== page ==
Monday, August 15, 2005

Neo-Aristotelian? Stupidity

     This link to the Math Academy is official math, and it is a pretty easy read about infinity.  It includes a good history, which explains how Aristotle didn't accept infinity, and the eventual acceptance of it took a long time, and made Georg Cantor a controversial figure.  Galileo helped start the infinity ball rolling with this, called Galileo's Paradox

Galileo (b. 1564) had given the matter [infinity] much thought, and noticed the following curious fact: if you take the set of natural numbers and remove exactly half of them, the remainder is as large a set as it was before. This can be seen, for example, by removing all the odd numbers from the set, so that only the even numbers remain. By then pairing every natural number n with the even number 2n, we see that the set of even numbers is equinumerous with the set of all natural numbers. Galileo had hit upon the very principle by which mathematicians in our day actually define the notion of infinite set, but to him it was too outlandish a result to warrant further study. He considered it a paradox, and “Galileo's Paradox” it has been called ever since.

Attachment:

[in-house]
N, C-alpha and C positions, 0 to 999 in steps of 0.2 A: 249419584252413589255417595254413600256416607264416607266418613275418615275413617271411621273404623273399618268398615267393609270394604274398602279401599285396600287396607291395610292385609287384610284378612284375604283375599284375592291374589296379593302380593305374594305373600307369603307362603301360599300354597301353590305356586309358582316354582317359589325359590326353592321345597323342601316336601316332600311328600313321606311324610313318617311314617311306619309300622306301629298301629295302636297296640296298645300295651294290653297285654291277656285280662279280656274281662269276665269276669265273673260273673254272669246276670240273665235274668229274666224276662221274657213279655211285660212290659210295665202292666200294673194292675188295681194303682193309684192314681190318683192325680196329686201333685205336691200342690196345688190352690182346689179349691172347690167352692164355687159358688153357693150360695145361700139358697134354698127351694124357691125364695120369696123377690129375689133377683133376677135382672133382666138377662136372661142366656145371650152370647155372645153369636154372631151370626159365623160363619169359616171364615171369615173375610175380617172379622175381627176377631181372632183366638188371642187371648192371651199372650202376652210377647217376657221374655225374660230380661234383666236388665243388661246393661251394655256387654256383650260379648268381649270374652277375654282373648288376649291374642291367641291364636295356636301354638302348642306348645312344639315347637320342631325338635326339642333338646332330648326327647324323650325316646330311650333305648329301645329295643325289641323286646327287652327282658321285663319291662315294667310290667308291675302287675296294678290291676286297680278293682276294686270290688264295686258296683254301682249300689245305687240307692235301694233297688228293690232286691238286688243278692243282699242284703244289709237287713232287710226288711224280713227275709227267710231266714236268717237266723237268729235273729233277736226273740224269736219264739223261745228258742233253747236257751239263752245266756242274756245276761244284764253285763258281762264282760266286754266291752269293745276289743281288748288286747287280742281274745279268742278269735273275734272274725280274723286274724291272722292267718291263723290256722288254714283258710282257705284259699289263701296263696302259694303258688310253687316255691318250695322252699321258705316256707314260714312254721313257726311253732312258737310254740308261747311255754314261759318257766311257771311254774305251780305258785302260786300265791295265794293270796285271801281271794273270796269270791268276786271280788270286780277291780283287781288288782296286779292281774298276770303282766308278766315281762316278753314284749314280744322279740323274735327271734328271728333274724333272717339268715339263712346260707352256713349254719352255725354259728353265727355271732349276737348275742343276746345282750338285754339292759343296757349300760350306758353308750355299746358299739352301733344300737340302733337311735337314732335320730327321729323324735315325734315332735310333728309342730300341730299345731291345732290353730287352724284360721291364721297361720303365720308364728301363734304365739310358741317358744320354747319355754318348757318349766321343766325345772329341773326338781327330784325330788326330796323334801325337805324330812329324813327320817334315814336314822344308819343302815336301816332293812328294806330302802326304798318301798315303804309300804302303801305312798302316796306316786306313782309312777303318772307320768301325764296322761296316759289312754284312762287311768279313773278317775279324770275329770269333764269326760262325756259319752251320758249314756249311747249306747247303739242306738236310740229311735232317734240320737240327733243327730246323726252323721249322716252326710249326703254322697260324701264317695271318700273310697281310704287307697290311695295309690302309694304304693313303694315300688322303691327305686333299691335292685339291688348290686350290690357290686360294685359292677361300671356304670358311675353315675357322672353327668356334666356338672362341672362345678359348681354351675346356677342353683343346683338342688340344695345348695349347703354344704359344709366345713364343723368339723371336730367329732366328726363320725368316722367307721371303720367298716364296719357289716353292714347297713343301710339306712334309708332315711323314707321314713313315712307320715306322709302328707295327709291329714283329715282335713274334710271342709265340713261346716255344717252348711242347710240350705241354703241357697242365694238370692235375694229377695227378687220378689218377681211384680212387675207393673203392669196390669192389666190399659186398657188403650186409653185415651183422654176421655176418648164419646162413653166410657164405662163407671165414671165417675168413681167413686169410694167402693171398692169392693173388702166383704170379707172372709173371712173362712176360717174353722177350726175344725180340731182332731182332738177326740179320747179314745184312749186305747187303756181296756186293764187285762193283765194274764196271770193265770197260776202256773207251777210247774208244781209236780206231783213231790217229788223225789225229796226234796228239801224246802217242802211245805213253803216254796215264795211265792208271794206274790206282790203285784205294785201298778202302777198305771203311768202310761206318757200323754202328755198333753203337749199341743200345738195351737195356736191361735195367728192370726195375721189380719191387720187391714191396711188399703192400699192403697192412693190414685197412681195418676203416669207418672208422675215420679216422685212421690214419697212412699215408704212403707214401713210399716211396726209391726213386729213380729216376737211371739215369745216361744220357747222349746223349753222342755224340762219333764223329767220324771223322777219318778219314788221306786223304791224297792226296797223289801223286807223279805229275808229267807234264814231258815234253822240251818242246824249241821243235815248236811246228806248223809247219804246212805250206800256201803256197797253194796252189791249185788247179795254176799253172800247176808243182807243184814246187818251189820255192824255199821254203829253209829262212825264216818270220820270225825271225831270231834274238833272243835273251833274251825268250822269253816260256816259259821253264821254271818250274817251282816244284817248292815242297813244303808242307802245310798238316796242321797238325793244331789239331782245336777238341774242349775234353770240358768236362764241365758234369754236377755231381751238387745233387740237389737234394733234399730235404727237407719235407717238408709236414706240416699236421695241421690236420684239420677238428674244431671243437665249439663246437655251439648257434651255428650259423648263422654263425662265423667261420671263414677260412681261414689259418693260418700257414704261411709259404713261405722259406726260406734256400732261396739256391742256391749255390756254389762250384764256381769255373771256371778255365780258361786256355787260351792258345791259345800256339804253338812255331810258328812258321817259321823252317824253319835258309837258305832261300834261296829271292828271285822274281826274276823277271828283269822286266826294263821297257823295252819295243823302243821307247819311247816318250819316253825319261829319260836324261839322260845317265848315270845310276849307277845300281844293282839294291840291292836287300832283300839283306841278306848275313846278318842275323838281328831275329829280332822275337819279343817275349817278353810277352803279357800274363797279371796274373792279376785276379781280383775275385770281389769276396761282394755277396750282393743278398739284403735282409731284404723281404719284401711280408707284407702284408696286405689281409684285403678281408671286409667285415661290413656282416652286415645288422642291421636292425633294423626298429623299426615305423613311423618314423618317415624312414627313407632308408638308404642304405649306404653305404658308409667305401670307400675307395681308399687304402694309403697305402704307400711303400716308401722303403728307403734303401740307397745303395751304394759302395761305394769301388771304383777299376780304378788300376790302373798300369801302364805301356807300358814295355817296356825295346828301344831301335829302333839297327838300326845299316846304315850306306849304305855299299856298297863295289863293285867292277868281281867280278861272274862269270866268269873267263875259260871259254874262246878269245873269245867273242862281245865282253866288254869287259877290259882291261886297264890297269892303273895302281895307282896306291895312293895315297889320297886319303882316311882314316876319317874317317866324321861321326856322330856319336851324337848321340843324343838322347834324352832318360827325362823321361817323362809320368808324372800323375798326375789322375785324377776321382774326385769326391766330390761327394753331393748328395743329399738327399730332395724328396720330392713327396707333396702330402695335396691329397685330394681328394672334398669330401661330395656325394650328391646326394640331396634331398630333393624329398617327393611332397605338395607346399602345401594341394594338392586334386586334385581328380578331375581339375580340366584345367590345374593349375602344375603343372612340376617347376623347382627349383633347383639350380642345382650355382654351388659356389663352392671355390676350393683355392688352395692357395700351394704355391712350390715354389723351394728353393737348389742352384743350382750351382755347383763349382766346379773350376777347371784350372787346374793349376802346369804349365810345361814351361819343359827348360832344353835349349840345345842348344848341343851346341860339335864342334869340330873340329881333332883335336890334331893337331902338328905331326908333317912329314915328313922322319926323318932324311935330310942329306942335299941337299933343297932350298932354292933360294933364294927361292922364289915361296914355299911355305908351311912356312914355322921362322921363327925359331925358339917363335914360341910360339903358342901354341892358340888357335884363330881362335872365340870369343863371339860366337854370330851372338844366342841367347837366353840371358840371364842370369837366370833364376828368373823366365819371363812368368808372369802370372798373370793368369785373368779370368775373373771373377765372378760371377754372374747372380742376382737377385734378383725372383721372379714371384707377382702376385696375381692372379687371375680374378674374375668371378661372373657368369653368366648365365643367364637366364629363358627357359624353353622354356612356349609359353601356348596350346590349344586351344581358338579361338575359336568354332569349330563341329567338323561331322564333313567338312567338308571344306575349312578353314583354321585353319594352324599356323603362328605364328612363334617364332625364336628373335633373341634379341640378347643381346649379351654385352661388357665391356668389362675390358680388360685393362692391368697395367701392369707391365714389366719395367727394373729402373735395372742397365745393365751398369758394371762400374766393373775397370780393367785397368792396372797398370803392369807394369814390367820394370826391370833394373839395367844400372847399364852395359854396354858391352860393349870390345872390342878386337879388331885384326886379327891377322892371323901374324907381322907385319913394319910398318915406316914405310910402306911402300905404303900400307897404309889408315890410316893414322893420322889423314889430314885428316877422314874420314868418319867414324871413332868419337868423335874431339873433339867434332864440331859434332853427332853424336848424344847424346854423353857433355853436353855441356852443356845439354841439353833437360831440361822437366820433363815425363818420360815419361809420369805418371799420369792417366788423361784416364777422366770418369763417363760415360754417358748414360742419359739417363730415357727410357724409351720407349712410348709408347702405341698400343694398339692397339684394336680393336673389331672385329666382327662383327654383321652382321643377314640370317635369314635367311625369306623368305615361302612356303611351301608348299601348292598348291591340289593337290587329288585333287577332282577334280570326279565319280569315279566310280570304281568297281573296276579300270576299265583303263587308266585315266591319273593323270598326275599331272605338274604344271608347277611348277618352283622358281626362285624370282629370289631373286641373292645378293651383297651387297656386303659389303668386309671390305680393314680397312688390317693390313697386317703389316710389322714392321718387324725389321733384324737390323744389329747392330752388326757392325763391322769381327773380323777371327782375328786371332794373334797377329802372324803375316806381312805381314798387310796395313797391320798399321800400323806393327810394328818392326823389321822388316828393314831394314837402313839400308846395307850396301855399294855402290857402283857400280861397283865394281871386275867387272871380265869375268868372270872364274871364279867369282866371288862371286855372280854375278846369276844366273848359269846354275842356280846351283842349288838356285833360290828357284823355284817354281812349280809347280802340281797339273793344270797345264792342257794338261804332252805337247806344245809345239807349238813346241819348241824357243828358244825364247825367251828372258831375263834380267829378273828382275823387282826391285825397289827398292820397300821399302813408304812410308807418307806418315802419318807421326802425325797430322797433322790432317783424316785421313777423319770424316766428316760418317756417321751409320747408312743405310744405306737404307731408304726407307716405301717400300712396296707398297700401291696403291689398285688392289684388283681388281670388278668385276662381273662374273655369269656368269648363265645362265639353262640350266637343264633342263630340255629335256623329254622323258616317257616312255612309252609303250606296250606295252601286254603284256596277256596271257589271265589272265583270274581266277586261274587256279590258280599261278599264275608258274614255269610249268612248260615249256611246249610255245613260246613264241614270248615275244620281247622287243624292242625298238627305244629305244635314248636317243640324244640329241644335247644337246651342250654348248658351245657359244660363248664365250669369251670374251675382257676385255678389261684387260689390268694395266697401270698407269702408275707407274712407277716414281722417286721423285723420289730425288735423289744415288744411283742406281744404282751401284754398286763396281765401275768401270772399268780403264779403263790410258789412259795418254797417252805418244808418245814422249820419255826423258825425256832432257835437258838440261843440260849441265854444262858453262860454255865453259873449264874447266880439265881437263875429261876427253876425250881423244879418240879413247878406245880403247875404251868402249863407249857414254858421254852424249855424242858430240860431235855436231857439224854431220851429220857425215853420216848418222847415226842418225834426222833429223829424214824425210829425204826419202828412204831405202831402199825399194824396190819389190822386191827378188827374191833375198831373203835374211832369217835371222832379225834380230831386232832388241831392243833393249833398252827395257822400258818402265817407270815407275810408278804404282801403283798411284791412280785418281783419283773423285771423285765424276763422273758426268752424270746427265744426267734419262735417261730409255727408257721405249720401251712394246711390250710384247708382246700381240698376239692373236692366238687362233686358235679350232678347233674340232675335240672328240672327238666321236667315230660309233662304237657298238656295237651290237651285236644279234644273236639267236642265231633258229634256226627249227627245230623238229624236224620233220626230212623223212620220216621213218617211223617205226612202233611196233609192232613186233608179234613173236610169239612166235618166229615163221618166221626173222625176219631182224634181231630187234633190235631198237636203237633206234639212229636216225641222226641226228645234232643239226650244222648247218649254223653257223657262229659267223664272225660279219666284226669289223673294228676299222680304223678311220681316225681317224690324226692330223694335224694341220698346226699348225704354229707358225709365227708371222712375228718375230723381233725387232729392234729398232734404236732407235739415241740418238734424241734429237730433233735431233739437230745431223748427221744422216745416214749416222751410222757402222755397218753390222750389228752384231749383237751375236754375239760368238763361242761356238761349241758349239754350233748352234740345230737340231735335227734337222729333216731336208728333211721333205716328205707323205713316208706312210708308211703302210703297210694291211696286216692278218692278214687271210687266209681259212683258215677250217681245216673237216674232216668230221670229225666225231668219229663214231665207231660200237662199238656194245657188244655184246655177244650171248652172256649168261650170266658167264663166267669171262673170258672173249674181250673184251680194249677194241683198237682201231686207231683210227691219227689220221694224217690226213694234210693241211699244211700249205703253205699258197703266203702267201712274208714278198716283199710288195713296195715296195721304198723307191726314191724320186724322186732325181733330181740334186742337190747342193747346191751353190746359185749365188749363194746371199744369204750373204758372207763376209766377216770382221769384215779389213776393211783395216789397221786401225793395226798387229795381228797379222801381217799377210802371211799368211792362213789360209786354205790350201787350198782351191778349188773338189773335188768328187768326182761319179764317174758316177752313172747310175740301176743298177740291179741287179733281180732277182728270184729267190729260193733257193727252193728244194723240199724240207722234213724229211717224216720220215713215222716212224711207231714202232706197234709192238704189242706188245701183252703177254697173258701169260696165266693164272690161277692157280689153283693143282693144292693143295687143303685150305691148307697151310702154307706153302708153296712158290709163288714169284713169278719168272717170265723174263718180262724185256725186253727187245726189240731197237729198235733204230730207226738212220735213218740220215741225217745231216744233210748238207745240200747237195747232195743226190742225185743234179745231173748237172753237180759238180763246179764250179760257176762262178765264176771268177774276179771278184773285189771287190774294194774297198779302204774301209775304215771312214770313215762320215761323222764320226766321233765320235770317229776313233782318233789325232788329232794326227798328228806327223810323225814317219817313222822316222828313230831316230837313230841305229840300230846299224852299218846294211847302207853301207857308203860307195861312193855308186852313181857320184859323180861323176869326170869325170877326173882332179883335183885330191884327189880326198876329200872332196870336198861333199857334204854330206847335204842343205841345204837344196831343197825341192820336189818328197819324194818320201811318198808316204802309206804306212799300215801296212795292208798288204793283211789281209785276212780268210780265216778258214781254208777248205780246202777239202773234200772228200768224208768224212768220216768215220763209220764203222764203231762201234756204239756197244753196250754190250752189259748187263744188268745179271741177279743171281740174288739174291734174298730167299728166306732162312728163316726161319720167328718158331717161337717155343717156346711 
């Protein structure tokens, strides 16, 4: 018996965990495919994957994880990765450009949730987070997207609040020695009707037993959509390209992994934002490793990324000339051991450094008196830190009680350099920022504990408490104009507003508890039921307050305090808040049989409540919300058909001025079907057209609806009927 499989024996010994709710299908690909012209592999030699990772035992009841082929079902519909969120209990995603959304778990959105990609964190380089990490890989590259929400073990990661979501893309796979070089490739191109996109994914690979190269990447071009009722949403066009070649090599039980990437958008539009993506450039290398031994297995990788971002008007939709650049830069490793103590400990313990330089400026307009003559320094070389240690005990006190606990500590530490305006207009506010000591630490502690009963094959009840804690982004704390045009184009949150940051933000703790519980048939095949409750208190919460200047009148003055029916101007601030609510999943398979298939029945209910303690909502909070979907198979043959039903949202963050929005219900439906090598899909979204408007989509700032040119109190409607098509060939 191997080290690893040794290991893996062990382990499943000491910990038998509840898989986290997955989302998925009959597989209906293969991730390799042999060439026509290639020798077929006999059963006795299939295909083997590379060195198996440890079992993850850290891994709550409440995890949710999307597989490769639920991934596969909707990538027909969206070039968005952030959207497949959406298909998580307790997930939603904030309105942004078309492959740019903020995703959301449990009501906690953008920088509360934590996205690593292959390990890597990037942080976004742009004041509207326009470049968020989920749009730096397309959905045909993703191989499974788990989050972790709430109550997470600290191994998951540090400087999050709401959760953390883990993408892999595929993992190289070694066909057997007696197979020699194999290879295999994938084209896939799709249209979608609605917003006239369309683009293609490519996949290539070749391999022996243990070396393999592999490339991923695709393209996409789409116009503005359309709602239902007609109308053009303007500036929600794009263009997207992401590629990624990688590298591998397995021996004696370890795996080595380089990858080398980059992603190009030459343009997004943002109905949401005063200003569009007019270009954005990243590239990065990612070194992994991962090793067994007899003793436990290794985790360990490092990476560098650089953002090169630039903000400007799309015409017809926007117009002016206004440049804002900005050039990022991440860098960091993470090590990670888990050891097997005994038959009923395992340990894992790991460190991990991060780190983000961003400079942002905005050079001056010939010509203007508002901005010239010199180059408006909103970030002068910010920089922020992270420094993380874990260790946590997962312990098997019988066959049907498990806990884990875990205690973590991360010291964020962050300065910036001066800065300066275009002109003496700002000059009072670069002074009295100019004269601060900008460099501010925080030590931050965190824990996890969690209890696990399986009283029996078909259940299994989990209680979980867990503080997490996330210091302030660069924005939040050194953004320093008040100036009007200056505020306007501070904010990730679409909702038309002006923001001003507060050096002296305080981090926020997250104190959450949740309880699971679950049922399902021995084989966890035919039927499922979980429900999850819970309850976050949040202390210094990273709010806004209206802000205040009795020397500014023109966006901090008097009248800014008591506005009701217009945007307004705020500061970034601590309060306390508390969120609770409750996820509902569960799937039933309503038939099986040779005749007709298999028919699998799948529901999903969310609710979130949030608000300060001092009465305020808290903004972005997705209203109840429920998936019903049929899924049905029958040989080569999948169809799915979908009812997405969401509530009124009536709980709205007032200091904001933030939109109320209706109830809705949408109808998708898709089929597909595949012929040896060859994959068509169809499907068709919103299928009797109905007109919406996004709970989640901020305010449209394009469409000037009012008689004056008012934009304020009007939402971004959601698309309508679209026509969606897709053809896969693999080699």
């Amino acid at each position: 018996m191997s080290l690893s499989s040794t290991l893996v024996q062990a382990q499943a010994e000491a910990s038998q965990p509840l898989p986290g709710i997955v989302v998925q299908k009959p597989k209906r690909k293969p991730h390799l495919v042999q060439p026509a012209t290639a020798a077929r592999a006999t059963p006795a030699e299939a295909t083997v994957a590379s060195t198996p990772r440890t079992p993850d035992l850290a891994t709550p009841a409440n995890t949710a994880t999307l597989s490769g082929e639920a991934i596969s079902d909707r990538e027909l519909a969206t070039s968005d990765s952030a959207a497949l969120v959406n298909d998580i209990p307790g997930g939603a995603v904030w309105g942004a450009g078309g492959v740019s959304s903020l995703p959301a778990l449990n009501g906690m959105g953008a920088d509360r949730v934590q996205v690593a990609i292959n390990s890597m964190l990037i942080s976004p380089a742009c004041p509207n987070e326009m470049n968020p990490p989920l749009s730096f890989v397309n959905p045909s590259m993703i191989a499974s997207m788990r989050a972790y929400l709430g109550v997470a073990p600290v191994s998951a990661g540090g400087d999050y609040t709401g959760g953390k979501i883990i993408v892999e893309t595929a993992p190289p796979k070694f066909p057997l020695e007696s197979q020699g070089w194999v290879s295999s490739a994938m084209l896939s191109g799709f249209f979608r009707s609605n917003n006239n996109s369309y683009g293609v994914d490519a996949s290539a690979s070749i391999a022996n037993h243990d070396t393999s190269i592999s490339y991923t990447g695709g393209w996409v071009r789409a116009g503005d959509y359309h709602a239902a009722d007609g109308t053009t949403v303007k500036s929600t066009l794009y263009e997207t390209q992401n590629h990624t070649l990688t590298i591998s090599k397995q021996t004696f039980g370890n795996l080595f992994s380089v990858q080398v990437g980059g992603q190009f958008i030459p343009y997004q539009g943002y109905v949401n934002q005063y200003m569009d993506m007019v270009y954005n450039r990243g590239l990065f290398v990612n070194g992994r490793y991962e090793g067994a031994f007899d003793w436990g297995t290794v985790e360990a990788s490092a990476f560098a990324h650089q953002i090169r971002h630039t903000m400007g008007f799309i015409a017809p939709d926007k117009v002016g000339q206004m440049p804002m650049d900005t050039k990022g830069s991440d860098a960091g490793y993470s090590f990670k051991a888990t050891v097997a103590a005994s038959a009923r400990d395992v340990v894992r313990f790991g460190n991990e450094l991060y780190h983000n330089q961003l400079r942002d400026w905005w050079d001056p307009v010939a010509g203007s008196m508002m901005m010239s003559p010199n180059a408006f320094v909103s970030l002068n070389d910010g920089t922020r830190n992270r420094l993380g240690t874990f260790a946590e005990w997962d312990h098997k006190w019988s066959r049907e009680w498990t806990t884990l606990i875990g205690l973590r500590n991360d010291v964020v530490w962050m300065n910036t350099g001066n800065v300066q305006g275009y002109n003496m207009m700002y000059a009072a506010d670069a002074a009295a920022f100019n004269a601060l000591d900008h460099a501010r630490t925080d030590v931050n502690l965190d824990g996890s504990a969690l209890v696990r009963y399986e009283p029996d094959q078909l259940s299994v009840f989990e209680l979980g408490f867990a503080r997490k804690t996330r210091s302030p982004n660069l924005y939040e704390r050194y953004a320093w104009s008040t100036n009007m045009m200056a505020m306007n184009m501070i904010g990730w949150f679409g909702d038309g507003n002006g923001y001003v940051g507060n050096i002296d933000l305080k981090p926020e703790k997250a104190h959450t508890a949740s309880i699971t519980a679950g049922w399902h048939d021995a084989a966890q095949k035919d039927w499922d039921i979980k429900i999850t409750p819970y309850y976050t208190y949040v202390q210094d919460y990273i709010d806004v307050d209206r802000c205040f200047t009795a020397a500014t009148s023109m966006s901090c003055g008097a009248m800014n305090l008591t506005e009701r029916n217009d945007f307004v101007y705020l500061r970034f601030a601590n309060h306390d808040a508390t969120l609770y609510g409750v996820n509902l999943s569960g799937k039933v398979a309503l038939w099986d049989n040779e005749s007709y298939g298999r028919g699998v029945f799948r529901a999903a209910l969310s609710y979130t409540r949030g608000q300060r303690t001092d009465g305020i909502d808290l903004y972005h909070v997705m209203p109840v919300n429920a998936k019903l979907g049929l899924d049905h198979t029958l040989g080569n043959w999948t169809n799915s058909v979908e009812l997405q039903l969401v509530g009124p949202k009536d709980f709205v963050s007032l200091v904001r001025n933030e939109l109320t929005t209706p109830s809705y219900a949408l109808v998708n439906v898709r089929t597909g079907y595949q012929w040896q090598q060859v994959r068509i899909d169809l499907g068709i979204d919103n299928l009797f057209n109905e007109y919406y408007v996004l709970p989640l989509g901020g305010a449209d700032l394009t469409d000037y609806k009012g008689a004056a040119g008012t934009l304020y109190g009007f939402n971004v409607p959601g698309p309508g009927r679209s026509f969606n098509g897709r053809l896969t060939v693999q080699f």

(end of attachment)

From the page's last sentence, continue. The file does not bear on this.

I simply can't accept this.  I recognize the existence of infinity, and that there are infinite rational numbers between any other two rational numbers, but I don't want to accept that there is a 1-to-1 mapping between the even integers and the integers.

     For any integer x greater than 2, the number of whole integers less than x is always twice the number of evens, or twice that number plus one.  This is not a limit sequence.  The number of "evens" is always slightly less than half, or exactly half, of the number of integers less than any real number.

     If I was right, at least some definitions of infinity would have to be changed.  I simply think that it should be possible for sets of infinite cardinality to have non-equal cardinality. 

     Back in college, I was OK at math.  I scored in the top 25% of the annual Putnam exam one year, one of 1989, 1990 or 1991.  A combination of factors (J Glick being better at math than I, combined with limited occupational options for professional mathematicians) caused me to switch my emphasis to economics.  I figured it was halfways between math and art.

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